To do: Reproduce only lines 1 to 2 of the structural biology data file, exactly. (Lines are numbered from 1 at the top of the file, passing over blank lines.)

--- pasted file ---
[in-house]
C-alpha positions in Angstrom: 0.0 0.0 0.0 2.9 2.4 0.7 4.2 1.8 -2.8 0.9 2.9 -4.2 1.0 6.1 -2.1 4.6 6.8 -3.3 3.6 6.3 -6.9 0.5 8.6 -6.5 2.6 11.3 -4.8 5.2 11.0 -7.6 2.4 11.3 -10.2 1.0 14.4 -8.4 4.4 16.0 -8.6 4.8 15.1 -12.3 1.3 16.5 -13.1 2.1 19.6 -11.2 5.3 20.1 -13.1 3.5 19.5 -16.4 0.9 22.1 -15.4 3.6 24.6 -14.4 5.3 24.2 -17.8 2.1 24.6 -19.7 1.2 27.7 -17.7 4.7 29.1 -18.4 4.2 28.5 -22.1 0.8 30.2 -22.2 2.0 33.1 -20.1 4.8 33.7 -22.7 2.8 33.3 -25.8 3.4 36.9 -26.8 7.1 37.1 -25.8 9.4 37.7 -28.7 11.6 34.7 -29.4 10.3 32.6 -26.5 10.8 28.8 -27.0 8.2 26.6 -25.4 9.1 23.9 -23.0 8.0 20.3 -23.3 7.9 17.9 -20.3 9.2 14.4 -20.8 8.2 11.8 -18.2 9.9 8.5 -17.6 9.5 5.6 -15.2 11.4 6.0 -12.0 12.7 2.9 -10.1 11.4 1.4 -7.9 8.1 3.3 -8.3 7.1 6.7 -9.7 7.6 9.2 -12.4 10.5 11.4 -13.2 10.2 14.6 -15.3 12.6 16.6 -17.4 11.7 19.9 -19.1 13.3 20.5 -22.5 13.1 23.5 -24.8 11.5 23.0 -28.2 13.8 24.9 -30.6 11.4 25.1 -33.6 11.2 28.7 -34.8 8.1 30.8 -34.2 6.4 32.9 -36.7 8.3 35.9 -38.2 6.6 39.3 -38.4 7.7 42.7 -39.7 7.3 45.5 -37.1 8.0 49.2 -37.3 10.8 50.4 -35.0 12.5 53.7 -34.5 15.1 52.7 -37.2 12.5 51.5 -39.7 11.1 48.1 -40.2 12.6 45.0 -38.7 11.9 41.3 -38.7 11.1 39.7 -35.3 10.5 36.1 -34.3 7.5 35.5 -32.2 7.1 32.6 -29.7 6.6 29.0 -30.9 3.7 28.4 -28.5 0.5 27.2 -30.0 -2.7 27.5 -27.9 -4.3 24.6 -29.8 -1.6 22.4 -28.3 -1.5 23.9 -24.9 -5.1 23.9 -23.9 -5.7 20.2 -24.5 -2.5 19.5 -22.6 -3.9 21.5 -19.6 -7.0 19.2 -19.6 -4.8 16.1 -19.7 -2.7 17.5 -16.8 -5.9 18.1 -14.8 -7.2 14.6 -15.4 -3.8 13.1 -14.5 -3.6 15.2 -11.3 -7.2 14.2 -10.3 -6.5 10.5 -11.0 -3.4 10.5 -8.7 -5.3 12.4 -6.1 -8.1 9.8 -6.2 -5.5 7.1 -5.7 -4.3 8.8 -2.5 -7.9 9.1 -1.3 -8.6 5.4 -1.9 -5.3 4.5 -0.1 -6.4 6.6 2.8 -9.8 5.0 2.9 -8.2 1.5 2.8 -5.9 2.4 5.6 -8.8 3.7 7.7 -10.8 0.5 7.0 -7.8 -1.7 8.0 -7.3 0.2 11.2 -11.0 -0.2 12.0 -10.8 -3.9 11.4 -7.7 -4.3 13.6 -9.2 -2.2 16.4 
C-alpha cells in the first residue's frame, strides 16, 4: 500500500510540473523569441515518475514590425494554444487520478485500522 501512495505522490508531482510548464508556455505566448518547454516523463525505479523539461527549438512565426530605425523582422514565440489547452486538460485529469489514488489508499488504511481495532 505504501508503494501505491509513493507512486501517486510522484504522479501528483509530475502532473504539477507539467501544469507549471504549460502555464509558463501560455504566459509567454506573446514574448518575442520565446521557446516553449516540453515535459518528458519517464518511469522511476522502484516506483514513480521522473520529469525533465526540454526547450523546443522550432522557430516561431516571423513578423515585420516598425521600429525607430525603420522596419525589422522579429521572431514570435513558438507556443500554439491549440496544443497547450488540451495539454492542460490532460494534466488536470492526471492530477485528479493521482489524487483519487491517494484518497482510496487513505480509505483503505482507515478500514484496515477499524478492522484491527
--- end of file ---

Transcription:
[in-house]
C-alpha positions in Angstrom: 0.0 0.0 0.0 2.9 2.4 0.7 4.2 1.8 -2.8 0.9 2.9 -4.2 1.0 6.1 -2.1 4.6 6.8 -3.3 3.6 6.3 -6.9 0.5 8.6 -6.5 2.6 11.3 -4.8 5.2 11.0 -7.6 2.4 11.3 -10.2 1.0 14.4 -8.4 4.4 16.0 -8.6 4.8 15.1 -12.3 1.3 16.5 -13.1 2.1 19.6 -11.2 5.3 20.1 -13.1 3.5 19.5 -16.4 0.9 22.1 -15.4 3.6 24.6 -14.4 5.3 24.2 -17.8 2.1 24.6 -19.7 1.2 27.7 -17.7 4.7 29.1 -18.4 4.2 28.5 -22.1 0.8 30.2 -22.2 2.0 33.1 -20.1 4.8 33.7 -22.7 2.8 33.3 -25.8 3.4 36.9 -26.8 7.1 37.1 -25.8 9.4 37.7 -28.7 11.6 34.7 -29.4 10.3 32.6 -26.5 10.8 28.8 -27.0 8.2 26.6 -25.4 9.1 23.9 -23.0 8.0 20.3 -23.3 7.9 17.9 -20.3 9.2 14.4 -20.8 8.2 11.8 -18.2 9.9 8.5 -17.6 9.5 5.6 -15.2 11.4 6.0 -12.0 12.7 2.9 -10.1 11.4 1.4 -7.9 8.1 3.3 -8.3 7.1 6.7 -9.7 7.6 9.2 -12.4 10.5 11.4 -13.2 10.2 14.6 -15.3 12.6 16.6 -17.4 11.7 19.9 -19.1 13.3 20.5 -22.5 13.1 23.5 -24.8 11.5 23.0 -28.2 13.8 24.9 -30.6 11.4 25.1 -33.6 11.2 28.7 -34.8 8.1 30.8 -34.2 6.4 32.9 -36.7 8.3 35.9 -38.2 6.6 39.3 -38.4 7.7 42.7 -39.7 7.3 45.5 -37.1 8.0 49.2 -37.3 10.8 50.4 -35.0 12.5 53.7 -34.5 15.1 52.7 -37.2 12.5 51.5 -39.7 11.1 48.1 -40.2 12.6 45.0 -38.7 11.9 41.3 -38.7 11.1 39.7 -35.3 10.5 36.1 -34.3 7.5 35.5 -32.2 7.1 32.6 -29.7 6.6 29.0 -30.9 3.7 28.4 -28.5 0.5 27.2 -30.0 -2.7 27.5 -27.9 -4.3 24.6 -29.8 -1.6 22.4 -28.3 -1.5 23.9 -24.9 -5.1 23.9 -23.9 -5.7 20.2 -24.5 -2.5 19.5 -22.6 -3.9 21.5 -19.6 -7.0 19.2 -19.6 -4.8 16.1 -19.7 -2.7 17.5 -16.8 -5.9 18.1 -14.8 -7.2 14.6 -15.4 -3.8 13.1 -14.5 -3.6 15.2 -11.3 -7.2 14.2 -10.3 -6.5 10.5 -11.0 -3.4 10.5 -8.7 -5.3 12.4 -6.1 -8.1 9.8 -6.2 -5.5 7.1 -5.7 -4.3 8.8 -2.5 -7.9 9.1 -1.3 -8.6 5.4 -1.9 -5.3 4.5 -0.1 -6.4 6.6 2.8 -9.8 5.0 2.9 -8.2 1.5 2.8 -5.9 2.4 5.6 -8.8 3.7 7.7 -10.8 0.5 7.0 -7.8 -1.7 8.0 -7.3 0.2 11.2 -11.0 -0.2 12.0 -10.8 -3.9 11.4 -7.7 -4.3 13.6 -9.2 -2.2 16.4 